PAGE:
Here’s a look at the increases that will go into effect, according to the Oregon Department of Revenue:
The cigarette tax will increase by $2 per pack of 20 and $2.50 per pack of 25.
Little cigars, collectively weighing 3 pounds or less per 1,000, must be sold in sealed packages of at least 20. The packs will be taxed as cigarettes and will require an Oregon cigarette tax stamp.
Inhalant delivery systems, such as vaping and e-cigarette products, will be taxed at a rate of 65% of the wholesale purchase price.
The cap on the tax on cigars increases from 50 cents to $1.
Revenue from the increased taxes will be used to fund health coverage for low-income families, including mental health services, and to fund public health programs, including prevention and cessation programs, addressing tobacco- and nicotine-related diseases.
Driver licenses for all
Beginning in the new year, people will no longer have to provide proof of legal presence in the U.S. to get an Oregon standard driver’s license or ID card. The change was part of House Bill 2015, which the Oregon Legislature passed during the 2019 legislative session.
While people will no longer need to prove legal presence, all other requirements to obtain a standard driver’s license or ID card remain in place. That includes proof of name, identity and Oregon residency.
People who are unable to provide proof of U.S. citizenship will not be automatically registered to vote after getting a driver’s license, according to the Oregon Department of Motor Vehicles (DMV).
The standard driver’s license will not be REAL ID compliant, the DMV said. So, when the Transportation Security Administration (TSA) begins enforcing REAL ID, which is set to start on Oct. 1, 2021, people with the standard driver’s licenses will not be able to get on a plane. A valid passport, REAL ID or another federally accepted document will be required.
According to the Oregon DMV, 13 states and Washington, D.C., currently issue driver licenses to people who do not provide proof of lawful status.
Beginning Jan. 1, private entities, including businesses, in Portland will be banned from using facial recognition technology “in places of public accommodation.” The ordinance was passed by Portland City Council in September. The city council also passed a similar ban on city bureaus, which is already in effect. Mayor Ted Wheeler and Commissioner Jo Ann Hardesty, who both championed the ordinance, said facial recognition technology disproportionately harms Black, Indigenous and people of color.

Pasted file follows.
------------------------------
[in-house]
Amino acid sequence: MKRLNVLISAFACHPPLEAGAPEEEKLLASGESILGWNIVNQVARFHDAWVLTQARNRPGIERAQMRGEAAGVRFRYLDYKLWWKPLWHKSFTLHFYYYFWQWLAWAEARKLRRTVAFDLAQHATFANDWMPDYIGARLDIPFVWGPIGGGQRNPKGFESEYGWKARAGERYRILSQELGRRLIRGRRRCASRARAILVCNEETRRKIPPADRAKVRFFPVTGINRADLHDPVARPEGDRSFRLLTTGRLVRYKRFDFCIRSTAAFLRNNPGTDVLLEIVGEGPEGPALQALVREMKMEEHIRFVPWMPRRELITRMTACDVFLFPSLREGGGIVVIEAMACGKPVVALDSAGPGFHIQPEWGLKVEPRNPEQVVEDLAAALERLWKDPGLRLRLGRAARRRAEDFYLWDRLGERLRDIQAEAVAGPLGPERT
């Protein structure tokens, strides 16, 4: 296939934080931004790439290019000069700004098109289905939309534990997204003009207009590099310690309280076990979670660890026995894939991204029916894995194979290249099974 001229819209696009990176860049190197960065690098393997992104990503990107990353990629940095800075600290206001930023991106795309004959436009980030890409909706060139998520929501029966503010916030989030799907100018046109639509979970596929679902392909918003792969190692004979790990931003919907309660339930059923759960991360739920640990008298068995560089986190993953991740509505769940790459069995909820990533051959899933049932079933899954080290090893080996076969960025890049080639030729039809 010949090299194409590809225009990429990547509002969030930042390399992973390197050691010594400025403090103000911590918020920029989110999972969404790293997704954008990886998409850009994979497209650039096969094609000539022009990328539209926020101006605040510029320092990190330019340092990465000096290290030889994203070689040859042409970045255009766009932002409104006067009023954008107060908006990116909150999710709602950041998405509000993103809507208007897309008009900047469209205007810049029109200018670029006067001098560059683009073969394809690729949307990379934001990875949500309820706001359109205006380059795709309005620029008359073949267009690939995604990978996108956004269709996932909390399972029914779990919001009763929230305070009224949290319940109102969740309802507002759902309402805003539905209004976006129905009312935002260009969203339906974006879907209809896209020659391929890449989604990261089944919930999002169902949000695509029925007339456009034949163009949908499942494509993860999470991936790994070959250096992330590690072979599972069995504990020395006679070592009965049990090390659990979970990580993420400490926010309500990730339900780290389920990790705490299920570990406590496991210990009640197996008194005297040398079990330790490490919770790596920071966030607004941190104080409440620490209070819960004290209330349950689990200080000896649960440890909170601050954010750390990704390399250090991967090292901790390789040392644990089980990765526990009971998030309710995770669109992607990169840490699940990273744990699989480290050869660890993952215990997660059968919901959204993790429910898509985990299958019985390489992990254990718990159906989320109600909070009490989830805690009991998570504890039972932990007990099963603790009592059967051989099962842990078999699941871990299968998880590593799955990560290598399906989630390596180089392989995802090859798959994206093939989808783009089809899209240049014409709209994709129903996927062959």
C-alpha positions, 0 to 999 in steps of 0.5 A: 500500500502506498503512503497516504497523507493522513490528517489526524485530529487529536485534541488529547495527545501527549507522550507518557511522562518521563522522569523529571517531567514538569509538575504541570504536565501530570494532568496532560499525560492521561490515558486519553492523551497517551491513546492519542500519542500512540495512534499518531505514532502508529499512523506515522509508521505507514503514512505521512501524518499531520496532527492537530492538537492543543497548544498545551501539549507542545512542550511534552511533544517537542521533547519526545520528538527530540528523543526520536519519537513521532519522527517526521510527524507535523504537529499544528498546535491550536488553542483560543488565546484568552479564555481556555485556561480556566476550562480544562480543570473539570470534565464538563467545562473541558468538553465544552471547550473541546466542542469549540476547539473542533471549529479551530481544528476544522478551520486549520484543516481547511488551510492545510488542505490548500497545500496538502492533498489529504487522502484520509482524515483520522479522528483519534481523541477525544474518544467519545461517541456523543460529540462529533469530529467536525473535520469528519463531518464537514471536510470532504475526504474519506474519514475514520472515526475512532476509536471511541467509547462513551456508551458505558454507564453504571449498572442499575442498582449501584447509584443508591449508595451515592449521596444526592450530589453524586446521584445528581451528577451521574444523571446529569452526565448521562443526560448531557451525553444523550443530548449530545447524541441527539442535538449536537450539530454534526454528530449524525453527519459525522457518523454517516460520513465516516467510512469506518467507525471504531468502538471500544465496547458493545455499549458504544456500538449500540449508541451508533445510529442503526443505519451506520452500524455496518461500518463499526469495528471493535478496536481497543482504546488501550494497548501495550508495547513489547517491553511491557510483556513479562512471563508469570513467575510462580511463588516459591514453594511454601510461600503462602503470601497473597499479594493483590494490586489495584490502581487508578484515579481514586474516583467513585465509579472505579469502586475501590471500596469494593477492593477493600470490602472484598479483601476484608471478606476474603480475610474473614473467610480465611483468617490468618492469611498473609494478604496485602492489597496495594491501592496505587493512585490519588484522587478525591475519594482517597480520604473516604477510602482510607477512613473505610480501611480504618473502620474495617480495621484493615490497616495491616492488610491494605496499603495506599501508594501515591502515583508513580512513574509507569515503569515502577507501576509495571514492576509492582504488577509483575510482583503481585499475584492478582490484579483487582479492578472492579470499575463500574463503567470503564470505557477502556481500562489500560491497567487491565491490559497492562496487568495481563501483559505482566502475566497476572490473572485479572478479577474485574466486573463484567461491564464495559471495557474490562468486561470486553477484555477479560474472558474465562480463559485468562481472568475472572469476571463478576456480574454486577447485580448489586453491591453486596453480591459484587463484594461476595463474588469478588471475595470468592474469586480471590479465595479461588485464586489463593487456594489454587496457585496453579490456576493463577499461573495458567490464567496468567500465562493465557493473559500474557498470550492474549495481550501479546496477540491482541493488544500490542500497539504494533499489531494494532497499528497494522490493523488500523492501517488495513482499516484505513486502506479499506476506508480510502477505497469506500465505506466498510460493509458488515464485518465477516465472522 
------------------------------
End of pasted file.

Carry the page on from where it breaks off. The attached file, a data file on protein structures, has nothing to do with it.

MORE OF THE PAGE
The City of Portland said places of public accommodation include:
Establishments serving food or drink.
Sales or retail and service establishments.
Places of public recreation, public gathering, exercise or entertainment.
The city said the following places are not considered places of public accommodation:
Commercial facilities operated by private entities.
Private residence or place of accommodation that in its nature, is distinctly private.
Decriminalization of low-level drug possession (takes effect Feb. 1)
During the November election, Oregon voters passed Measure 110, also called the Drug Addiction Treatment and Recovery Act, which decriminalizes small amounts of illegal drugs for personal use. The new law takes effect Feb. 1.
The law does not legalize drugs, which is an important distinction. A person caught with a small amount of drugs, including Schedule I drugs like heroin and LSD, will face “no more than a Class E violation.” That person will then face a $100 fine, which may be waived if the person seeks treatment.
People with either a felony criminal conviction or two or more past drug convictions may face more serious penalties. Laws surrounding the sale or possession of large quantities of drugs remain unchanged.
The purpose of the new law is to adopt a health-based approach to the state’s drug crisis by making treatment and recovery services available to anyone who needs and wants access to those services.
The changed penalties go into effect Feb. 1. That’s also when the Oregon Health Authority must establish a temporary addiction recovery, which will assess clients’ treatment needs over the phone. Addiction recovery centers will open within coordinated care organizations statewide by Oct. 1, 2021, and phone services will be discontinued.
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